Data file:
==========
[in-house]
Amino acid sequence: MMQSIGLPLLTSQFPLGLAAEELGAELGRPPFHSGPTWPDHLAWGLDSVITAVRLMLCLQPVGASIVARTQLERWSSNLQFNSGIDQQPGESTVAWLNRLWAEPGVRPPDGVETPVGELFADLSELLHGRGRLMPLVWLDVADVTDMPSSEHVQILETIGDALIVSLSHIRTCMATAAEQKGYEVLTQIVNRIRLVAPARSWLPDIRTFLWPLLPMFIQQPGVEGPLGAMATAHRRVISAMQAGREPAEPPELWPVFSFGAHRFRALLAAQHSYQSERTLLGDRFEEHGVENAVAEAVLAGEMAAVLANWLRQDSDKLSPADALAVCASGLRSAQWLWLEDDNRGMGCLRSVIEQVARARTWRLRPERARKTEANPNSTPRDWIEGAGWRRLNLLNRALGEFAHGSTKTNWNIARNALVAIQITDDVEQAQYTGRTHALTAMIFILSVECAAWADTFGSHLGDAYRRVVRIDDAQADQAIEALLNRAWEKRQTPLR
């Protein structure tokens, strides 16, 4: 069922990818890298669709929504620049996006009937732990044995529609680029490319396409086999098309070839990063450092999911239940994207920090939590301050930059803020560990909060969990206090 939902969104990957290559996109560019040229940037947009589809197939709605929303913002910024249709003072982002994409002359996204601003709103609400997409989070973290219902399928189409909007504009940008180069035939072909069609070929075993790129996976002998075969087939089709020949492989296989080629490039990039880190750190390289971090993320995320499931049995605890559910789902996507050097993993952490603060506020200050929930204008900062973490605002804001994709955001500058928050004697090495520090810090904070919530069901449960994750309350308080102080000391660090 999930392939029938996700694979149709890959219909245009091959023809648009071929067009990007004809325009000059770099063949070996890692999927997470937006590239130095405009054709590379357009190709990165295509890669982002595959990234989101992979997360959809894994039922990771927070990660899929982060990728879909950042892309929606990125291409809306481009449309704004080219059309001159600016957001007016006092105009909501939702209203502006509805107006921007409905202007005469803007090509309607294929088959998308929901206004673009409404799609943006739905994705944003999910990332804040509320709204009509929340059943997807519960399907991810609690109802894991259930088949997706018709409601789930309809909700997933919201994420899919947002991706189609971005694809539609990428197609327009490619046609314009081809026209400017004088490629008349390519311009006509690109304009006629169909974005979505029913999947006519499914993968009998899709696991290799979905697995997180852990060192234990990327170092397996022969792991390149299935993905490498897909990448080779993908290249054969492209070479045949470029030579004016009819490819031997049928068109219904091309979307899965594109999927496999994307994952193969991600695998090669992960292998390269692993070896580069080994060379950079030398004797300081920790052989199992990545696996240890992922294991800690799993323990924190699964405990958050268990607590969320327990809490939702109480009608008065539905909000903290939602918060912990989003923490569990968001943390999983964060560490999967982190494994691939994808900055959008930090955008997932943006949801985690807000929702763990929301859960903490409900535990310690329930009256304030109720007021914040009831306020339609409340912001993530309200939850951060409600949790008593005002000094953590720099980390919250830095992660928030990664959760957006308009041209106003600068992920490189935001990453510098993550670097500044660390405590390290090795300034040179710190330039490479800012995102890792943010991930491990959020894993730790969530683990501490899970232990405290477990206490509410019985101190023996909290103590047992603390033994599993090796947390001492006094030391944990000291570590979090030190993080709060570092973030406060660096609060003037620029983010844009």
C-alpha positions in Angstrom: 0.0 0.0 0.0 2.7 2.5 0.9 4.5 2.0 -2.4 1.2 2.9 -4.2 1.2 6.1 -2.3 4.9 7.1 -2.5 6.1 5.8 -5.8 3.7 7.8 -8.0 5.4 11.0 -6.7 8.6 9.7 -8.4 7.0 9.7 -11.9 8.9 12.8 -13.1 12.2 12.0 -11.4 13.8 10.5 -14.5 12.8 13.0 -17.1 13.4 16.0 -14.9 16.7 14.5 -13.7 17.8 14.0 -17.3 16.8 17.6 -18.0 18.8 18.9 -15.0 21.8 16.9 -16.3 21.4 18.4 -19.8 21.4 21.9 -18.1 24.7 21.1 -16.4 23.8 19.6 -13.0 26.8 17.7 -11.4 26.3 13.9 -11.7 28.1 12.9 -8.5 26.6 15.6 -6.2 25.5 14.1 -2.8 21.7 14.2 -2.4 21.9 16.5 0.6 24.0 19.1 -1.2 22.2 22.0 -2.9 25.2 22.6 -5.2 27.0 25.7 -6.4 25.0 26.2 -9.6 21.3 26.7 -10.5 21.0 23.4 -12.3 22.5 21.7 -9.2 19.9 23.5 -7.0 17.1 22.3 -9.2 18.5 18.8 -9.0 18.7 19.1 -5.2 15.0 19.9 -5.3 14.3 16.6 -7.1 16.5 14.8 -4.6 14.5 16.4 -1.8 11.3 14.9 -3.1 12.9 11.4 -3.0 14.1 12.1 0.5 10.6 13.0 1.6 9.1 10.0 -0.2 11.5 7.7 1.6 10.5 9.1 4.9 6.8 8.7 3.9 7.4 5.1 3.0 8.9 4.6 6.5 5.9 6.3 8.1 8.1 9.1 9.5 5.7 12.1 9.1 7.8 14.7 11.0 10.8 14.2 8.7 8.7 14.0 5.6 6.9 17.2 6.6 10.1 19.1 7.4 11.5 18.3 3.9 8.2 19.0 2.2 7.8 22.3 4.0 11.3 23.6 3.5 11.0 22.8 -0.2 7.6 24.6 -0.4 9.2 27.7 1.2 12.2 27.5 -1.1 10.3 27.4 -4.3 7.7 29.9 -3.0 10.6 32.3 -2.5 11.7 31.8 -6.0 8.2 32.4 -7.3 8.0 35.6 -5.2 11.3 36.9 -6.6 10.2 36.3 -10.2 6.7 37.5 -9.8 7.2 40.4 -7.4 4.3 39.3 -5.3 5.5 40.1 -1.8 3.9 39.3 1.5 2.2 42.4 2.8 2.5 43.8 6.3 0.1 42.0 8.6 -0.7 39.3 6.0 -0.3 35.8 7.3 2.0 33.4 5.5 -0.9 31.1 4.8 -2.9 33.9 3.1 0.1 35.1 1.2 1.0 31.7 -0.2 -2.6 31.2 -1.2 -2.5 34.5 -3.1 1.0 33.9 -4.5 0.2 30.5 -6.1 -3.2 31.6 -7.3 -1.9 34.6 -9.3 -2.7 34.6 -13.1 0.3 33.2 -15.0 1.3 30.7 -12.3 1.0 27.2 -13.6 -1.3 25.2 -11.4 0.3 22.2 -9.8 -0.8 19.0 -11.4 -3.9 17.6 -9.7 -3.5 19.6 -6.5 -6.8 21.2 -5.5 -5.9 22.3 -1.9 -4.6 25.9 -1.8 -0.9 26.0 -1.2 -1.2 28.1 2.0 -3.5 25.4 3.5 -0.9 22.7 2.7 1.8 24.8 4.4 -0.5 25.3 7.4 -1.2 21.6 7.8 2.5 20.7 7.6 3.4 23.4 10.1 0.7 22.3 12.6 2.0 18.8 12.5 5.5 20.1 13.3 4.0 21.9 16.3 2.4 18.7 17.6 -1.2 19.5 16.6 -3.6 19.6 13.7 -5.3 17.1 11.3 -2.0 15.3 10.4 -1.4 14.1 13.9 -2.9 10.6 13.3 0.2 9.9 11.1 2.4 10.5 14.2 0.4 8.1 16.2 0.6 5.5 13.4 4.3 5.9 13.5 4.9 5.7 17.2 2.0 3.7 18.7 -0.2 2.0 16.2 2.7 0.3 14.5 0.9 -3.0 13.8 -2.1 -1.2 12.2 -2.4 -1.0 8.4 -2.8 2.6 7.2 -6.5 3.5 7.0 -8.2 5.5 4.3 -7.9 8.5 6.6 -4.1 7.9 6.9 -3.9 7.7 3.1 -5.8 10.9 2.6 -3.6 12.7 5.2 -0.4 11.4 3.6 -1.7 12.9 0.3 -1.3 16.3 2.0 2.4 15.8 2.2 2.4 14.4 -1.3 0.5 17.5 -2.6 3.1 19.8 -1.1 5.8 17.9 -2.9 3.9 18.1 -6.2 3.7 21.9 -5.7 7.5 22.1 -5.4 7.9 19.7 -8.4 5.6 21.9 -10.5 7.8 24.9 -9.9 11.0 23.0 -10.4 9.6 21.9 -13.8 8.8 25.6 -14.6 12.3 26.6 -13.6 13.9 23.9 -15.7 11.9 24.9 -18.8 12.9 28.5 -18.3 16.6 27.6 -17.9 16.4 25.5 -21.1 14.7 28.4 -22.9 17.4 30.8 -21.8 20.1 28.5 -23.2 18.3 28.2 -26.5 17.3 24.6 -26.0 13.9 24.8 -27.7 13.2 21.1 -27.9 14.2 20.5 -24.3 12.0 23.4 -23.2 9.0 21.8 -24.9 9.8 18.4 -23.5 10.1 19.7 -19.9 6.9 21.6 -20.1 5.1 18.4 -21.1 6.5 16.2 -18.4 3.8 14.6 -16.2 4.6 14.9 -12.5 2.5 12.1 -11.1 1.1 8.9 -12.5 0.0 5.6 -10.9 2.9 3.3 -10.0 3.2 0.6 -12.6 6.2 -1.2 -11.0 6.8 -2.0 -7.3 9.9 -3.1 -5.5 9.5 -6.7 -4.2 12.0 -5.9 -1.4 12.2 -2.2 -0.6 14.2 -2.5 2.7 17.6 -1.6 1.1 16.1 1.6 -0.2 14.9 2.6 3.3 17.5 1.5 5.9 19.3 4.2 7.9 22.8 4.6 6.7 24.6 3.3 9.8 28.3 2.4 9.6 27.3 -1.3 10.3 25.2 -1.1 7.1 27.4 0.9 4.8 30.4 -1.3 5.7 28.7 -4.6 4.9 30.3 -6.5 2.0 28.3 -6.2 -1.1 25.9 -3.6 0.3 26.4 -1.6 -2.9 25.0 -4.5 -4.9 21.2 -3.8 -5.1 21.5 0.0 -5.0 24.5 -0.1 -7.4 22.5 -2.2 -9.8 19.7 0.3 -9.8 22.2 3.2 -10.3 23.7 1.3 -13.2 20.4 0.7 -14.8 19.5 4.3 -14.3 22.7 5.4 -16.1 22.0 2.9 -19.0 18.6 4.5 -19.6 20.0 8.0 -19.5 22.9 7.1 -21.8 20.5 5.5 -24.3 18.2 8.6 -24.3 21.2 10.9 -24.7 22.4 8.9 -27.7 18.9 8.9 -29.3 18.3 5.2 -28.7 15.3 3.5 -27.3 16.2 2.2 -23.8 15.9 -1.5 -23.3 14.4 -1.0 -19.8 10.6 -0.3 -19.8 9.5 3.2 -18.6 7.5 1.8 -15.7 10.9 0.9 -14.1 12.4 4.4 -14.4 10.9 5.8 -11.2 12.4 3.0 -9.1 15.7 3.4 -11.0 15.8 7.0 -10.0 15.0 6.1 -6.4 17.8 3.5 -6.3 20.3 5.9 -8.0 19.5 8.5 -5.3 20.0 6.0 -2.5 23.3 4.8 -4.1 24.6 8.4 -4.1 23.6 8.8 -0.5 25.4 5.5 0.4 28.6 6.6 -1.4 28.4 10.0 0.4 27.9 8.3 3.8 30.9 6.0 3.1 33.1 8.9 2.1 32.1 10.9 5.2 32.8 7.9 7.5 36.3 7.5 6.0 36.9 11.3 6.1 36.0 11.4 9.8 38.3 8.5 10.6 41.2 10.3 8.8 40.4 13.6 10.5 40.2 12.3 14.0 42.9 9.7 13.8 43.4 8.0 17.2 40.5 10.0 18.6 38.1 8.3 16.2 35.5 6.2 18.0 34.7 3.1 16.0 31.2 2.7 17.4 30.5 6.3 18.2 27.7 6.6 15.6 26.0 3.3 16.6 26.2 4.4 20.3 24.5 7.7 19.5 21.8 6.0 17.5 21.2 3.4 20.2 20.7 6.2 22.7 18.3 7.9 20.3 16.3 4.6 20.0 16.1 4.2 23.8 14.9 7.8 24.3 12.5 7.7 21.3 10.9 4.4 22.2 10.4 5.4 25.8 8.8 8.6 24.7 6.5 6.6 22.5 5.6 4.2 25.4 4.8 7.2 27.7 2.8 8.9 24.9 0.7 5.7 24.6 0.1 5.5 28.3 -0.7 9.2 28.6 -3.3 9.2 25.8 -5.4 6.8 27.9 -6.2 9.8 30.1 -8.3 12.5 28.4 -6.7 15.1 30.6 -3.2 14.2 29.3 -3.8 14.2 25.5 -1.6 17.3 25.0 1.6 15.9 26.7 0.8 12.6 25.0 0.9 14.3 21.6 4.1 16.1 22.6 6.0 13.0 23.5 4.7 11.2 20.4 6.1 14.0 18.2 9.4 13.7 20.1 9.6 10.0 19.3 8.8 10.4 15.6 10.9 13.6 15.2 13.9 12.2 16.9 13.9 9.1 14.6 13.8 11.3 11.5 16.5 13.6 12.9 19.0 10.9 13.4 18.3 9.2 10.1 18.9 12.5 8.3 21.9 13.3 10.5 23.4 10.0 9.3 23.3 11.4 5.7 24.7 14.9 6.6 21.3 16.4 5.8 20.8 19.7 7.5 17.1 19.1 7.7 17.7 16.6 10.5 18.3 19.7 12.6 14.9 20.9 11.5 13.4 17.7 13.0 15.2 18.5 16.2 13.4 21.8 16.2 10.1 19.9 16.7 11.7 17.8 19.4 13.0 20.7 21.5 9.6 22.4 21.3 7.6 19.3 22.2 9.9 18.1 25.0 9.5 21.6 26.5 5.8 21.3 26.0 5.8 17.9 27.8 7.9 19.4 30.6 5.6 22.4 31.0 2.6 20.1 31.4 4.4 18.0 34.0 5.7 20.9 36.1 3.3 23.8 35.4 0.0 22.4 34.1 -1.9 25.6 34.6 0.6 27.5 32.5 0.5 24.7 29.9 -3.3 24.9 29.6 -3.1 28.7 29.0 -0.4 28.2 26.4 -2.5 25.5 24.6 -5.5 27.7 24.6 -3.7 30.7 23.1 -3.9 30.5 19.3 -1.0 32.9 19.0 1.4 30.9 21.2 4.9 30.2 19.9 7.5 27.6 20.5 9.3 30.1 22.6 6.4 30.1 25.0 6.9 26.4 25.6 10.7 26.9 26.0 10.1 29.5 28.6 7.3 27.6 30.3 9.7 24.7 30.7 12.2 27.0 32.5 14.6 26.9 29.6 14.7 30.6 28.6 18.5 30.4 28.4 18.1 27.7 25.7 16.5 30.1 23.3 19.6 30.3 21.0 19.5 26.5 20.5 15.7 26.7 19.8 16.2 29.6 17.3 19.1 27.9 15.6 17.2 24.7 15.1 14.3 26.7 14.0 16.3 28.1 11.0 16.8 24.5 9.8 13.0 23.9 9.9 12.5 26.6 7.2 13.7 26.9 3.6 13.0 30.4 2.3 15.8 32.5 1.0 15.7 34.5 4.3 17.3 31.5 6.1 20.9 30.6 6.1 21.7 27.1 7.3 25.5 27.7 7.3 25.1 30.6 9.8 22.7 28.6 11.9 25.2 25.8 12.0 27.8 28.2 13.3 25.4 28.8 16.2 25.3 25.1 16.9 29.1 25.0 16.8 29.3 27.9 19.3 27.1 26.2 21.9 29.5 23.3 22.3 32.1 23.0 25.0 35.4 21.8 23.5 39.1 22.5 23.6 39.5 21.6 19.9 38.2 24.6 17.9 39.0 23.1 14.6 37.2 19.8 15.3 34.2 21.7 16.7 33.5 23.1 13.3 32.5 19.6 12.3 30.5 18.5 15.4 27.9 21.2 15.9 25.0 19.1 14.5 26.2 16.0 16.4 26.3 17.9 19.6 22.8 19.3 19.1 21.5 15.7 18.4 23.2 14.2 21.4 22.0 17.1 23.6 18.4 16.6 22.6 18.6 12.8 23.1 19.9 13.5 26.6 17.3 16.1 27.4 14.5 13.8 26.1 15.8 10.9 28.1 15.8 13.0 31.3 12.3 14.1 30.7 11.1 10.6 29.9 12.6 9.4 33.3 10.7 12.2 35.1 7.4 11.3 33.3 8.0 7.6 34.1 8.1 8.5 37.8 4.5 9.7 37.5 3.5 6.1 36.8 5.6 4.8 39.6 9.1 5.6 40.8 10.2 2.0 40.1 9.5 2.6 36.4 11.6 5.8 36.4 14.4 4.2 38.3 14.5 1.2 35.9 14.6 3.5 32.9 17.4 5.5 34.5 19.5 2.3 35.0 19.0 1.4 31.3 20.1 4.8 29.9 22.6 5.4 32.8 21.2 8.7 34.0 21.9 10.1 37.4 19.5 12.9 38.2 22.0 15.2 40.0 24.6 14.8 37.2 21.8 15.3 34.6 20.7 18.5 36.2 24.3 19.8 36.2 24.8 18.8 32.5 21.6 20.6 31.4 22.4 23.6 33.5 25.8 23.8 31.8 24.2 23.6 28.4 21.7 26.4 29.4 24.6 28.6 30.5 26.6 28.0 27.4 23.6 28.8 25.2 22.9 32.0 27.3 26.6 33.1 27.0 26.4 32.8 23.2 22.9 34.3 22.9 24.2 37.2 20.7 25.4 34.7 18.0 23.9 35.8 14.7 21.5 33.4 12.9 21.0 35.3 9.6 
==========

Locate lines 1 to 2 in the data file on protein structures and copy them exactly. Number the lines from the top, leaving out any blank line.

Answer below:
[in-house]
Amino acid sequence: MMQSIGLPLLTSQFPLGLAAEELGAELGRPPFHSGPTWPDHLAWGLDSVITAVRLMLCLQPVGASIVARTQLERWSSNLQFNSGIDQQPGESTVAWLNRLWAEPGVRPPDGVETPVGELFADLSELLHGRGRLMPLVWLDVADVTDMPSSEHVQILETIGDALIVSLSHIRTCMATAAEQKGYEVLTQIVNRIRLVAPARSWLPDIRTFLWPLLPMFIQQPGVEGPLGAMATAHRRVISAMQAGREPAEPPELWPVFSFGAHRFRALLAAQHSYQSERTLLGDRFEEHGVENAVAEAVLAGEMAAVLANWLRQDSDKLSPADALAVCASGLRSAQWLWLEDDNRGMGCLRSVIEQVARARTWRLRPERARKTEANPNSTPRDWIEGAGWRRLNLLNRALGEFAHGSTKTNWNIARNALVAIQITDDVEQAQYTGRTHALTAMIFILSVECAAWADTFGSHLGDAYRRVVRIDDAQADQAIEALLNRAWEKRQTPLR